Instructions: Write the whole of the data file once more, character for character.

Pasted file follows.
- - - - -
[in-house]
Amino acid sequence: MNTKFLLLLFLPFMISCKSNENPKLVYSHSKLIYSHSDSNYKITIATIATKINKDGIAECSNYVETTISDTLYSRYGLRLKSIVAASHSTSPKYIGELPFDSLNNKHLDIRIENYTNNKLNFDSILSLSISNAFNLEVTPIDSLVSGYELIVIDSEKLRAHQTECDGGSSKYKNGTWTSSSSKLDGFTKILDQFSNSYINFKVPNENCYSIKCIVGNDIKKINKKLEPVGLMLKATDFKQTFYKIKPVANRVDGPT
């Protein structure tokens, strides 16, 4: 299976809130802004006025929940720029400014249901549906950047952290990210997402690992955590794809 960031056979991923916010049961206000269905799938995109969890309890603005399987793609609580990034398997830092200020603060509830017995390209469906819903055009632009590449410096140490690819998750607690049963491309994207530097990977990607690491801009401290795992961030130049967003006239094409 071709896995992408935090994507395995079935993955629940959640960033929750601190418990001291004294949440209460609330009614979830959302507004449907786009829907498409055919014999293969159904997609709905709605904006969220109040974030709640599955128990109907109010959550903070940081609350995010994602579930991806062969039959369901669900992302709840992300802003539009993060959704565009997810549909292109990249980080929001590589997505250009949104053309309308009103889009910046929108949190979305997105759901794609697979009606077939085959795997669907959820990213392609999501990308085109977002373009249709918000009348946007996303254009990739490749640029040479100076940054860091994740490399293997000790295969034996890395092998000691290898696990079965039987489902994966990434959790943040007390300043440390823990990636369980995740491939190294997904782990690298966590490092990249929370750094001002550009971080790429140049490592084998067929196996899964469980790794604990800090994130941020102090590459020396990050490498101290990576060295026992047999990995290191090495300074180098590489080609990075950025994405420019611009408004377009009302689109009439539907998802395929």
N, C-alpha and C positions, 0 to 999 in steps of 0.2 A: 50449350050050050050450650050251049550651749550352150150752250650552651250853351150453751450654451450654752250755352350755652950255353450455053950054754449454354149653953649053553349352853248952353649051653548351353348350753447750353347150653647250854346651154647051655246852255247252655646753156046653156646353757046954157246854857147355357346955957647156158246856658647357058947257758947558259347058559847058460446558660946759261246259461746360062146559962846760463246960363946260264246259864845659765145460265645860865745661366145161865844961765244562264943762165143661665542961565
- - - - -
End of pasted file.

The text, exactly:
[in-house]
Amino acid sequence: MNTKFLLLLFLPFMISCKSNENPKLVYSHSKLIYSHSDSNYKITIATIATKINKDGIAECSNYVETTISDTLYSRYGLRLKSIVAASHSTSPKYIGELPFDSLNNKHLDIRIENYTNNKLNFDSILSLSISNAFNLEVTPIDSLVSGYELIVIDSEKLRAHQTECDGGSSKYKNGTWTSSSSKLDGFTKILDQFSNSYINFKVPNENCYSIKCIVGNDIKKINKKLEPVGLMLKATDFKQTFYKIKPVANRVDGPT
């Protein structure tokens, strides 16, 4: 299976809130802004006025929940720029400014249901549906950047952290990210997402690992955590794809 960031056979991923916010049961206000269905799938995109969890309890603005399987793609609580990034398997830092200020603060509830017995390209469906819903055009632009590449410096140490690819998750607690049963491309994207530097990977990607690491801009401290795992961030130049967003006239094409 071709896995992408935090994507395995079935993955629940959640960033929750601190418990001291004294949440209460609330009614979830959302507004449907786009829907498409055919014999293969159904997609709905709605904006969220109040974030709640599955128990109907109010959550903070940081609350995010994602579930991806062969039959369901669900992302709840992300802003539009993060959704565009997810549909292109990249980080929001590589997505250009949104053309309308009103889009910046929108949190979305997105759901794609697979009606077939085959795997669907959820990213392609999501990308085109977002373009249709918000009348946007996303254009990739490749640029040479100076940054860091994740490399293997000790295969034996890395092998000691290898696990079965039987489902994966990434959790943040007390300043440390823990990636369980995740491939190294997904782990690298966590490092990249929370750094001002550009971080790429140049490592084998067929196996899964469980790794604990800090994130941020102090590459020396990050490498101290990576060295026992047999990995290191090495300074180098590489080609990075950025994405420019611009408004377009009302689109009439539907998802395929």
N, C-alpha and C positions, 0 to 999 in steps of 0.2 A: 50449350050050050050450650050251049550651749550352150150752250650552651250853351150453751450654451450654752250755352350755652950255353450455053950054754449454354149653953649053553349352853248952353649051653548351353348350753447750353347150653647250854346651154647051655246852255247252655646753156046653156646353757046954157246854857147355357346955957647156158246856658647357058947257758947558259347058559847058460446558660946759261246259461746360062146559962846760463246960363946260264246259864845659765145460265645860865745661366145161865844961765244562264943762165143661665542961565